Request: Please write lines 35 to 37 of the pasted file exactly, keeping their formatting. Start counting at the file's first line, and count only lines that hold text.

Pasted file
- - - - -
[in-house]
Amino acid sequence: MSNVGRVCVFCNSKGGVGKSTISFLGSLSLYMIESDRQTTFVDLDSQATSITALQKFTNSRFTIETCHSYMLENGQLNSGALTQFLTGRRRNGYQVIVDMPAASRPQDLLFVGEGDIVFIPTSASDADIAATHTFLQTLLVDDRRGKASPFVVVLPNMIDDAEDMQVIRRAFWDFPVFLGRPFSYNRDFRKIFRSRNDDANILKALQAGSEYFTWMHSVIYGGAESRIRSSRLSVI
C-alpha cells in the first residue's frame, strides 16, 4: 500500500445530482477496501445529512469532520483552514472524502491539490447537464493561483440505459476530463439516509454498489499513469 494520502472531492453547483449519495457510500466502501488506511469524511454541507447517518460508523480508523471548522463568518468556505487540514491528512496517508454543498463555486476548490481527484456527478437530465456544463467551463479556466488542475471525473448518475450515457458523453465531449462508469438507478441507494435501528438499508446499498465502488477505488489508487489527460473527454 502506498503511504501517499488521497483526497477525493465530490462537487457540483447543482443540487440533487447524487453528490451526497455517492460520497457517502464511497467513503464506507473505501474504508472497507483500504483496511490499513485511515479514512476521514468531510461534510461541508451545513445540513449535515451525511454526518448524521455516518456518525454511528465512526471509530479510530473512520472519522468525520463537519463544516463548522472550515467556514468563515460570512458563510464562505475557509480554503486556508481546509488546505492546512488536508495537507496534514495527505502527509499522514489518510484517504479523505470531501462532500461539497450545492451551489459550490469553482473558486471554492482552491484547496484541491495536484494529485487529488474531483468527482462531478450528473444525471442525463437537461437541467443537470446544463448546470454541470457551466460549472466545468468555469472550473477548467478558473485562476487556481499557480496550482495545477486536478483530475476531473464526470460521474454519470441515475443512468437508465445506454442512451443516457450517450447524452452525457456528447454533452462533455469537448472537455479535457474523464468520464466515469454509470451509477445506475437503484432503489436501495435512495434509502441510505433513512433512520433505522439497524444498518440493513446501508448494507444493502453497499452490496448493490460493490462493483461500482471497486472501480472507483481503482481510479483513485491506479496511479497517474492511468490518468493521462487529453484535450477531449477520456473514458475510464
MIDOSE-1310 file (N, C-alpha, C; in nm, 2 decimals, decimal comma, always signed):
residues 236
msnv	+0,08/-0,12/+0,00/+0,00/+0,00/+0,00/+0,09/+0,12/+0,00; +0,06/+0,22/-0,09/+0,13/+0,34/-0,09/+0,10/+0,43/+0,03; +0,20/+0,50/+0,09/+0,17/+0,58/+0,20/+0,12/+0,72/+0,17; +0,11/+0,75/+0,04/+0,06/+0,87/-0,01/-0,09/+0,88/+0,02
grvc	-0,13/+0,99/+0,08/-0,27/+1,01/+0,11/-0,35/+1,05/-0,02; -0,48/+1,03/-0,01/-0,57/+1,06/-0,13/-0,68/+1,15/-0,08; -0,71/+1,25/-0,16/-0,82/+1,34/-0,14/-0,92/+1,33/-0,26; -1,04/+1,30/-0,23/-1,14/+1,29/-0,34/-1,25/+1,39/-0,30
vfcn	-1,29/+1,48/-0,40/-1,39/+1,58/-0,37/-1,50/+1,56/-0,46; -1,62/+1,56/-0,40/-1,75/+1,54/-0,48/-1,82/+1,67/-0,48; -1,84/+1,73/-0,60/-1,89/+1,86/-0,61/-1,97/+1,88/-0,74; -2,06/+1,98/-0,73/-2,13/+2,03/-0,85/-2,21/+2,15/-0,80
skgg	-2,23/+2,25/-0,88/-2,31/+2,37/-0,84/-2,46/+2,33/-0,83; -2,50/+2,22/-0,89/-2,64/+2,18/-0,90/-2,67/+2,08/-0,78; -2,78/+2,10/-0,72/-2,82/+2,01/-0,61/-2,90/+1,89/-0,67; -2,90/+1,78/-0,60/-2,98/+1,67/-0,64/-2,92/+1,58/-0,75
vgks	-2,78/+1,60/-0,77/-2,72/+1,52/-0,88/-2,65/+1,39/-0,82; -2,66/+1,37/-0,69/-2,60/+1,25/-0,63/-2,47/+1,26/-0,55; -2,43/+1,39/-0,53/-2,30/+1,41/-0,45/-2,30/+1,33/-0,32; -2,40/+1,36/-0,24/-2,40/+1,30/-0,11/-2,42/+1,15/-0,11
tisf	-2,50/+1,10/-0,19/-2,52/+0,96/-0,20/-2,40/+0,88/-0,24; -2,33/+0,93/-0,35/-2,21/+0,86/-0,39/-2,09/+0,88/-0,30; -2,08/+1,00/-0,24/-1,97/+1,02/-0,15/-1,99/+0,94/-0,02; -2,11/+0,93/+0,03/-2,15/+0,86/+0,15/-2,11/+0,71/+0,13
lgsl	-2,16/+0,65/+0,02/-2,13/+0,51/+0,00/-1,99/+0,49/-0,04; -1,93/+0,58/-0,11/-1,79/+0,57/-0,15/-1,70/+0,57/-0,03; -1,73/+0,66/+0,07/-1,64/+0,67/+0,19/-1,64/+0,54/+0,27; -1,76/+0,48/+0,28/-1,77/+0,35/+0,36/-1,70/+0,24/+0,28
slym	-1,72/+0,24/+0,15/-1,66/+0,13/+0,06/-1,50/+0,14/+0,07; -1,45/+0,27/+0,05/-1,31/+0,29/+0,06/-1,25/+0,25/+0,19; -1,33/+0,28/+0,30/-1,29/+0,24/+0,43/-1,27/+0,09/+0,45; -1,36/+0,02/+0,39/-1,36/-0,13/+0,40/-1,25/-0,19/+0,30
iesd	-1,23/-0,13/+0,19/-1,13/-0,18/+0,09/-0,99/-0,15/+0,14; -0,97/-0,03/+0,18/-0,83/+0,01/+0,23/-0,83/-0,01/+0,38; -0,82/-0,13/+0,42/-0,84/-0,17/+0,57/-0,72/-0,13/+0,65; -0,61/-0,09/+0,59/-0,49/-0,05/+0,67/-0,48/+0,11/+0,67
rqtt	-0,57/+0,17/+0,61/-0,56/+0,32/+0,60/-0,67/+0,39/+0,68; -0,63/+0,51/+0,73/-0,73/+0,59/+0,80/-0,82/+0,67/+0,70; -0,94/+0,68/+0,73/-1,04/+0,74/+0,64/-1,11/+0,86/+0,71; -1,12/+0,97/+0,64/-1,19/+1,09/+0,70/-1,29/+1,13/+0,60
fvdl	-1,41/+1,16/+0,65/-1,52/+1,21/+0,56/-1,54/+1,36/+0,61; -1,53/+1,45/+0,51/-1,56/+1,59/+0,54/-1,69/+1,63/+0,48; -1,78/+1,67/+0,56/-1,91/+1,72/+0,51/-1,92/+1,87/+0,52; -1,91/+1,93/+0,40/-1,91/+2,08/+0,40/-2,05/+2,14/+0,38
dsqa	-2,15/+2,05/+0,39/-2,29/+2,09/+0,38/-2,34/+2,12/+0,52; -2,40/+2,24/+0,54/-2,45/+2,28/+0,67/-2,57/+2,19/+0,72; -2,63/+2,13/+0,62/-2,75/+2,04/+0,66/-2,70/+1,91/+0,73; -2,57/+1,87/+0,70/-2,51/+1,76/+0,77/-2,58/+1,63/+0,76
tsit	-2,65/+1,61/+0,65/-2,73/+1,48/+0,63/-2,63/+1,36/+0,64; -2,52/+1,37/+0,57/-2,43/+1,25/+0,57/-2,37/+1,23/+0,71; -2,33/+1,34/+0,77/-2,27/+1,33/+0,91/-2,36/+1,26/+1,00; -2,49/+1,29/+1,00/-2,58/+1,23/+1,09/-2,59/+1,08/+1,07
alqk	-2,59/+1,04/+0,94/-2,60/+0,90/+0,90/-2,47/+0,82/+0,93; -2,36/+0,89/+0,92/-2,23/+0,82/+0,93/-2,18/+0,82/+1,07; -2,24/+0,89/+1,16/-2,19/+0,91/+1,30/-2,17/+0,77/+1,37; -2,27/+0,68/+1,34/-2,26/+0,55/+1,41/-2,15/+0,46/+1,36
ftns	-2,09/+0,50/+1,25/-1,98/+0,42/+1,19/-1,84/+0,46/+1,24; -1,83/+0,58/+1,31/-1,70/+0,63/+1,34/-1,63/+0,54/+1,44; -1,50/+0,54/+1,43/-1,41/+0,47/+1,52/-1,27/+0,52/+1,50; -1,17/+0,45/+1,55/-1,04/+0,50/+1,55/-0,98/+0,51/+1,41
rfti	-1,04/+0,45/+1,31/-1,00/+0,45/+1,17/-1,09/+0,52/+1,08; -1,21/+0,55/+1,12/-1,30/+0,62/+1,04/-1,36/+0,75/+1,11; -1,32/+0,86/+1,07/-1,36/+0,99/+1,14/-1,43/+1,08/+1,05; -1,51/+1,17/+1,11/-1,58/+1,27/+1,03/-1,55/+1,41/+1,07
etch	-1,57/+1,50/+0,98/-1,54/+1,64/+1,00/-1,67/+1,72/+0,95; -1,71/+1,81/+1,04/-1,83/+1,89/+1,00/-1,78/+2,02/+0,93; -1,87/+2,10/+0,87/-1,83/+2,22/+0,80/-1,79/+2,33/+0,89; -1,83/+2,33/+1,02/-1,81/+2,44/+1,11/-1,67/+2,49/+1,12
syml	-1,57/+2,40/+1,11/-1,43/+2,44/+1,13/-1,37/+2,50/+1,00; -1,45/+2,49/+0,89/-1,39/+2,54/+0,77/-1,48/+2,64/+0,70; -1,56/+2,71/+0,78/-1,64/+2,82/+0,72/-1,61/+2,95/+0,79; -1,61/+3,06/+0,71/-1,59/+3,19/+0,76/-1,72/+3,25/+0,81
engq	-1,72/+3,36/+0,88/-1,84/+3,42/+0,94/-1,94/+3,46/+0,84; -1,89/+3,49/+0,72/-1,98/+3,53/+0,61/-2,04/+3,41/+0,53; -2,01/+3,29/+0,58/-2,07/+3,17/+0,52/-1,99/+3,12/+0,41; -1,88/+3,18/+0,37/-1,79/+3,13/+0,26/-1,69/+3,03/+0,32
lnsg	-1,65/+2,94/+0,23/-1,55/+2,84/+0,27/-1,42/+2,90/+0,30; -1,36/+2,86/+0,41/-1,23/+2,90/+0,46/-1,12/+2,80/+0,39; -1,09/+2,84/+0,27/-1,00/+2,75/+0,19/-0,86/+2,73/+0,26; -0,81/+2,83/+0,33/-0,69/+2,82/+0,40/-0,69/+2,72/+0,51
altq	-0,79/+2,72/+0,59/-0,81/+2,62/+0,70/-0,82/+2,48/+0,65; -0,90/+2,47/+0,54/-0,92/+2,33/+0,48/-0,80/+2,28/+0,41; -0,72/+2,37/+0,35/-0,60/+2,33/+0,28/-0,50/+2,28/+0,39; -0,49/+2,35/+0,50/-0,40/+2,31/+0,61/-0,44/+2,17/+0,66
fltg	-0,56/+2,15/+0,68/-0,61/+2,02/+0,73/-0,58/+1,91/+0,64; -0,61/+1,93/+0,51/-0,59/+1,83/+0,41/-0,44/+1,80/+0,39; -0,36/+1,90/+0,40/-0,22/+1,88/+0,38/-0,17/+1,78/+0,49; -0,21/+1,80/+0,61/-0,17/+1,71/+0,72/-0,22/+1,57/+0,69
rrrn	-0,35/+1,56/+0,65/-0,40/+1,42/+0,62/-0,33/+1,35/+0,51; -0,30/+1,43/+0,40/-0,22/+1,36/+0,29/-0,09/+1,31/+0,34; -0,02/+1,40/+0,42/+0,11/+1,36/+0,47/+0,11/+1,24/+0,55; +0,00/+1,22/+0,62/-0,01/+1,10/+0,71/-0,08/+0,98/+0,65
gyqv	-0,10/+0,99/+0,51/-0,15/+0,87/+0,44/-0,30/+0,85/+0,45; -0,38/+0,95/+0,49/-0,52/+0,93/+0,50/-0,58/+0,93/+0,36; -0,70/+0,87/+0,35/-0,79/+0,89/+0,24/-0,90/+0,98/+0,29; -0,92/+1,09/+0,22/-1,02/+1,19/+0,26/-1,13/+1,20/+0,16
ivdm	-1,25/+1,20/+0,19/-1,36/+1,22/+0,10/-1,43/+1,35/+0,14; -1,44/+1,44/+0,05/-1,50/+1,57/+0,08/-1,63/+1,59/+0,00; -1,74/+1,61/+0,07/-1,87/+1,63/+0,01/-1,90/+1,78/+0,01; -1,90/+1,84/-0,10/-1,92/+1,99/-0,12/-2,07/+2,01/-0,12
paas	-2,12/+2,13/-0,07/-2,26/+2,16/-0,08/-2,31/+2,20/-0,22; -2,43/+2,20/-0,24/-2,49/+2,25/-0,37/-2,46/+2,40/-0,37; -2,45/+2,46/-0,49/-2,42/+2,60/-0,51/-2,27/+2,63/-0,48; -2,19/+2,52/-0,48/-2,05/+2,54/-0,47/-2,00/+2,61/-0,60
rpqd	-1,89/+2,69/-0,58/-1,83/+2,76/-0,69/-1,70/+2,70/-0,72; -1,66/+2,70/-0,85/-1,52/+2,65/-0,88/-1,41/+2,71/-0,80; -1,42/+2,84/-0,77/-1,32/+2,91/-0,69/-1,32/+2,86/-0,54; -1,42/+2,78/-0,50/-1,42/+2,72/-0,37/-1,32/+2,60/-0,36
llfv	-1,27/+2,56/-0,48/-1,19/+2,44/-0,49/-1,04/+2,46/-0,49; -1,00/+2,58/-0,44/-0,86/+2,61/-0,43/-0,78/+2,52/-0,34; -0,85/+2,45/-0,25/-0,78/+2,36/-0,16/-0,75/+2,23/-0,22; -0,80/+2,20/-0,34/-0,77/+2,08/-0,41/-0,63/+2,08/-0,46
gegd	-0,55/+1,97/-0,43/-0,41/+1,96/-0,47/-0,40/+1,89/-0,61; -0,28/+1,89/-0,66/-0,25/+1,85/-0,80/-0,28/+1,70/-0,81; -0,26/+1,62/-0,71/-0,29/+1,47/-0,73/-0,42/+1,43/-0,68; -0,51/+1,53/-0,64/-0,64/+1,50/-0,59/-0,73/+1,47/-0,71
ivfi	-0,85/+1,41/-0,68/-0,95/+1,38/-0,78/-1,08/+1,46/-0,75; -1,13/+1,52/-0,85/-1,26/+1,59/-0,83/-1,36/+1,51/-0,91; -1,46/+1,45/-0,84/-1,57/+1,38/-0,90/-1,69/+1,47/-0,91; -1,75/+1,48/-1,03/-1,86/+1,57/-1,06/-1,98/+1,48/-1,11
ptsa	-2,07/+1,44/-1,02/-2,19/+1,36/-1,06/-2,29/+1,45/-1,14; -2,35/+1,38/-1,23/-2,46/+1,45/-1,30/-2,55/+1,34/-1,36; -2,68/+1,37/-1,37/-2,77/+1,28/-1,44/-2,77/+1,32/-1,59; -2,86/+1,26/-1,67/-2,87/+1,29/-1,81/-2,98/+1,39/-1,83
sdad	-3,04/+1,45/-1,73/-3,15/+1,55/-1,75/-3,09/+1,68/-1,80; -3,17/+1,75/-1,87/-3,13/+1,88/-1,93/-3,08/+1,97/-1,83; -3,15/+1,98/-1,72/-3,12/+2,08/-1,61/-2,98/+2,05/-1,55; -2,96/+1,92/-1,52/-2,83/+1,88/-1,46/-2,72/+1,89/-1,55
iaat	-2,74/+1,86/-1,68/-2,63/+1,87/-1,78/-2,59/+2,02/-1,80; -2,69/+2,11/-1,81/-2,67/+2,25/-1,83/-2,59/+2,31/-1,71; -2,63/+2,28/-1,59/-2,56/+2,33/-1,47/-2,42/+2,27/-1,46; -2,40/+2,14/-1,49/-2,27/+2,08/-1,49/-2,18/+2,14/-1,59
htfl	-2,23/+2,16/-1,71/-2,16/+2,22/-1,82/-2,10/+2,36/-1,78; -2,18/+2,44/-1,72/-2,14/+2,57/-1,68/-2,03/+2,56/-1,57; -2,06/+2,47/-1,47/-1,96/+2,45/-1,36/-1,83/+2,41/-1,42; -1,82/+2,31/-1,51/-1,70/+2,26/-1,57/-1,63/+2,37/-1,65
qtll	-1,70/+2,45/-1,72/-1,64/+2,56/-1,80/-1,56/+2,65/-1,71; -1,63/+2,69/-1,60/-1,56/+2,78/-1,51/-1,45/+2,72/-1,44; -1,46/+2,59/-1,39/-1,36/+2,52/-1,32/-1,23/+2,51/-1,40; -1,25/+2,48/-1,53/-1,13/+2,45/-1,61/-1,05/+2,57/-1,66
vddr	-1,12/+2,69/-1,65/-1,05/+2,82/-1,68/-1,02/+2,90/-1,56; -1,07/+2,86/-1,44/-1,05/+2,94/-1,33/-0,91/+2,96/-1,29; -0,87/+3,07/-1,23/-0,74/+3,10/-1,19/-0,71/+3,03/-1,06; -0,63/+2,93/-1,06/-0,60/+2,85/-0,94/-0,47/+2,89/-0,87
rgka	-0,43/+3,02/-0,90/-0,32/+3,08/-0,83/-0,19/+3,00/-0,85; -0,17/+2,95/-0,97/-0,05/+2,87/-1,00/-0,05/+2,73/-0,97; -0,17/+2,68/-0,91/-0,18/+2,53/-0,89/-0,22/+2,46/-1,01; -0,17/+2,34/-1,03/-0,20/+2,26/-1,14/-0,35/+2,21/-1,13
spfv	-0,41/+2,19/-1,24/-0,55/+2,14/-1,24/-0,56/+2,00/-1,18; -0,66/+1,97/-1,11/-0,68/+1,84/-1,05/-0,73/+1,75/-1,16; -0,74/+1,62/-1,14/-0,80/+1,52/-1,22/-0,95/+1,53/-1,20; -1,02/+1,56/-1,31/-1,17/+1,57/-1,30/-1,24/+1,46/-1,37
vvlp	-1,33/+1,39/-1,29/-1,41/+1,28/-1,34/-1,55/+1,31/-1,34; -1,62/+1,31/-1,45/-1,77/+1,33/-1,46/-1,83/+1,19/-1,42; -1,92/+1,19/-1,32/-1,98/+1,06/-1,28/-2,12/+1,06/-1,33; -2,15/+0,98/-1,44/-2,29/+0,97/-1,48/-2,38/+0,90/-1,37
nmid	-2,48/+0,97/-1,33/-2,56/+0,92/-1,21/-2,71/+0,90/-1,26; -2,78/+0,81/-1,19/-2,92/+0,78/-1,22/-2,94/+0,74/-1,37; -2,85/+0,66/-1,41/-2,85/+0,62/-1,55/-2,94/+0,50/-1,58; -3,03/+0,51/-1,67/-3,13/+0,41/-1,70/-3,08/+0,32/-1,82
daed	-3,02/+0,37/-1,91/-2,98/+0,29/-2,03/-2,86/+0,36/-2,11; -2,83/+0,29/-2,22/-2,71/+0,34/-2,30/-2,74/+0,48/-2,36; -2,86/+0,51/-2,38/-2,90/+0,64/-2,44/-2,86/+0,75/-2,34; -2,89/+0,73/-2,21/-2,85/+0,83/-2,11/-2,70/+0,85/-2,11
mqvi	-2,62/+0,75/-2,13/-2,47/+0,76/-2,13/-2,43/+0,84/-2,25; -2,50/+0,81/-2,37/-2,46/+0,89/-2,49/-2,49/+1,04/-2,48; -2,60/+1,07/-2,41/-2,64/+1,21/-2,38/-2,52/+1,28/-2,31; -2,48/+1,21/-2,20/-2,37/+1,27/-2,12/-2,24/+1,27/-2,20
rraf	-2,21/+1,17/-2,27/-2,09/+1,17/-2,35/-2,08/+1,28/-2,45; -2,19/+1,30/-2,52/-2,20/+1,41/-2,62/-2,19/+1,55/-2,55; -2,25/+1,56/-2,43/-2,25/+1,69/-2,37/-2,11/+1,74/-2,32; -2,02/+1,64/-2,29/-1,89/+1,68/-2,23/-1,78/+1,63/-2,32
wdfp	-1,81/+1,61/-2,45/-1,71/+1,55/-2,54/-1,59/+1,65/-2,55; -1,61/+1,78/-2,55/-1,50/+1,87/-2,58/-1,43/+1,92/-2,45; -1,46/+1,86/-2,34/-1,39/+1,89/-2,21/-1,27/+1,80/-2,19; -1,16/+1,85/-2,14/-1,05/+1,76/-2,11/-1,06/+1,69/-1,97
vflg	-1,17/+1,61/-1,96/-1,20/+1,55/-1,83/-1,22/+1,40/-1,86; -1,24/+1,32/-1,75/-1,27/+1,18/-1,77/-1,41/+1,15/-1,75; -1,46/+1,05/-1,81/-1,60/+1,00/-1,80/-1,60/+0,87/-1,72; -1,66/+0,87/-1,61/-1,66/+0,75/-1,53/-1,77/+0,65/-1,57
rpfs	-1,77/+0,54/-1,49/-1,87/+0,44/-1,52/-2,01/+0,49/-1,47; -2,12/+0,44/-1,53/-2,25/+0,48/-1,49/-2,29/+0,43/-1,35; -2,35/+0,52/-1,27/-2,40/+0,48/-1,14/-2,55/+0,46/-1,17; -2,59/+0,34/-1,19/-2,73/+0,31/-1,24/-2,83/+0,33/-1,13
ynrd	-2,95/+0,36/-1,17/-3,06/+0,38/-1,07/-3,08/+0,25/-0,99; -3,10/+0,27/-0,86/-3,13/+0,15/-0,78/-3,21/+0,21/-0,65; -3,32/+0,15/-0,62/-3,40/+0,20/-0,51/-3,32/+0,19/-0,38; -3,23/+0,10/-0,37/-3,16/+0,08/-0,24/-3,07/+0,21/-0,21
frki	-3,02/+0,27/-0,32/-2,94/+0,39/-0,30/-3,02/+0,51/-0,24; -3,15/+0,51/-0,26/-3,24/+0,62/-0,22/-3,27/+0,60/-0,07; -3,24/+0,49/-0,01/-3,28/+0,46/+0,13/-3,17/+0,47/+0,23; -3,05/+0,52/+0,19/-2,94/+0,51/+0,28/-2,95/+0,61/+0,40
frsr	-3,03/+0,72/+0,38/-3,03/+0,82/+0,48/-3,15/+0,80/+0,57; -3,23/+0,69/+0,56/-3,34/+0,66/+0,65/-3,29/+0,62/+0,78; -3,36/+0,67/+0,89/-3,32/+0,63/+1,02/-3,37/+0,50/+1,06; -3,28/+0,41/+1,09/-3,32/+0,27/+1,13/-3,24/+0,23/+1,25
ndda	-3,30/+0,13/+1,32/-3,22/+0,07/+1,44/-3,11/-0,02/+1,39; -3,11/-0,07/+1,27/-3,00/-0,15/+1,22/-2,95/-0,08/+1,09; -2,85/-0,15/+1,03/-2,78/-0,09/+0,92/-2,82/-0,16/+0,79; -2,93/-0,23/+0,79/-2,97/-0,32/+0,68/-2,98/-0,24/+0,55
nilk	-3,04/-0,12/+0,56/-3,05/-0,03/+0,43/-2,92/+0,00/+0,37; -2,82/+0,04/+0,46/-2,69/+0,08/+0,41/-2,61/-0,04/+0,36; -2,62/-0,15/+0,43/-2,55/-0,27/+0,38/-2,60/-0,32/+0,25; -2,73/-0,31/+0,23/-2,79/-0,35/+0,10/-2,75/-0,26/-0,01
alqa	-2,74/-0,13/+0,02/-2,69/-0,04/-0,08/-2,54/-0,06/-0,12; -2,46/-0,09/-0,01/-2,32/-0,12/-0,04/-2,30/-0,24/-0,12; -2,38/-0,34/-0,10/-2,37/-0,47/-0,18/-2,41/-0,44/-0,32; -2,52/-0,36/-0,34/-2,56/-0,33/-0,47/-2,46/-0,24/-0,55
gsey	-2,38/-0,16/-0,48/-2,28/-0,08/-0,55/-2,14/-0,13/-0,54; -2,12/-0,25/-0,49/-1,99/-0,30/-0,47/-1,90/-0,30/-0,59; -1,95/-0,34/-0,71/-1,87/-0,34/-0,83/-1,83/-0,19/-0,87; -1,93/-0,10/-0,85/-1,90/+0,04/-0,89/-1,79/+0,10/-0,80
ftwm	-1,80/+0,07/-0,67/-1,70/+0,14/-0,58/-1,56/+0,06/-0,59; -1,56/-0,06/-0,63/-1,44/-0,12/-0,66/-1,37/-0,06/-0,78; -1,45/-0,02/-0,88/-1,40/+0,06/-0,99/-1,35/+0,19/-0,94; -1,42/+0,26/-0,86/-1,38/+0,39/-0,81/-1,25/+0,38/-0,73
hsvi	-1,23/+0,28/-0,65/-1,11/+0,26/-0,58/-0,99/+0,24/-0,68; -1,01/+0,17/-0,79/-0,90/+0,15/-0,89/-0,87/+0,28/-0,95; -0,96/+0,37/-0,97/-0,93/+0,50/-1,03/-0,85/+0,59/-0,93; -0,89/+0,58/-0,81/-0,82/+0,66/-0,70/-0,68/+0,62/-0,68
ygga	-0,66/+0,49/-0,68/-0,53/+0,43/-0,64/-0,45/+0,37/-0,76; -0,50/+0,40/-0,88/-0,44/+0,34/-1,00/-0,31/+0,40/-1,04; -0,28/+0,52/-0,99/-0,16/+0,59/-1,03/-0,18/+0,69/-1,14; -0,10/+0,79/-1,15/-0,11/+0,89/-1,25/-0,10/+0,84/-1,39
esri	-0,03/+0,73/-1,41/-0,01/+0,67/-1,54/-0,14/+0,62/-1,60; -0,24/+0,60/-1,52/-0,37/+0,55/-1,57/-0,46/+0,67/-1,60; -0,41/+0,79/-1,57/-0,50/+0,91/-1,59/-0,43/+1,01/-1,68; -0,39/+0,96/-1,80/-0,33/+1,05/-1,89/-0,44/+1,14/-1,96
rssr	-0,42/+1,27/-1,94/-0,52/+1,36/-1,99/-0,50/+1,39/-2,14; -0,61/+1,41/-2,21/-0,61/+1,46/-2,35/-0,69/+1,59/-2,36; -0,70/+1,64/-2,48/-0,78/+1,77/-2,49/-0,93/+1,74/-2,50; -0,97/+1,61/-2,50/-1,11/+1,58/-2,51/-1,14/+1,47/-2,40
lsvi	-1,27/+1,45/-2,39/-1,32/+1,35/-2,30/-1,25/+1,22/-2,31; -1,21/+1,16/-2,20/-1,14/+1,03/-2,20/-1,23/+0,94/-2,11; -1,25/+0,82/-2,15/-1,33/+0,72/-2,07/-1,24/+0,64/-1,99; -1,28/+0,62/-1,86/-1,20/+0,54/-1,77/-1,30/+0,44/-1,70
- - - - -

ivfi	-0,85/+1,41/-0,68/-0,95/+1,38/-0,78/-1,08/+1,46/-0,75; -1,13/+1,52/-0,85/-1,26/+1,59/-0,83/-1,36/+1,51/-0,91; -1,46/+1,45/-0,84/-1,57/+1,38/-0,90/-1,69/+1,47/-0,91; -1,75/+1,48/-1,03/-1,86/+1,57/-1,06/-1,98/+1,48/-1,11
ptsa	-2,07/+1,44/-1,02/-2,19/+1,36/-1,06/-2,29/+1,45/-1,14; -2,35/+1,38/-1,23/-2,46/+1,45/-1,30/-2,55/+1,34/-1,36; -2,68/+1,37/-1,37/-2,77/+1,28/-1,44/-2,77/+1,32/-1,59; -2,86/+1,26/-1,67/-2,87/+1,29/-1,81/-2,98/+1,39/-1,83
sdad	-3,04/+1,45/-1,73/-3,15/+1,55/-1,75/-3,09/+1,68/-1,80; -3,17/+1,75/-1,87/-3,13/+1,88/-1,93/-3,08/+1,97/-1,83; -3,15/+1,98/-1,72/-3,12/+2,08/-1,61/-2,98/+2,05/-1,55; -2,96/+1,92/-1,52/-2,83/+1,88/-1,46/-2,72/+1,89/-1,55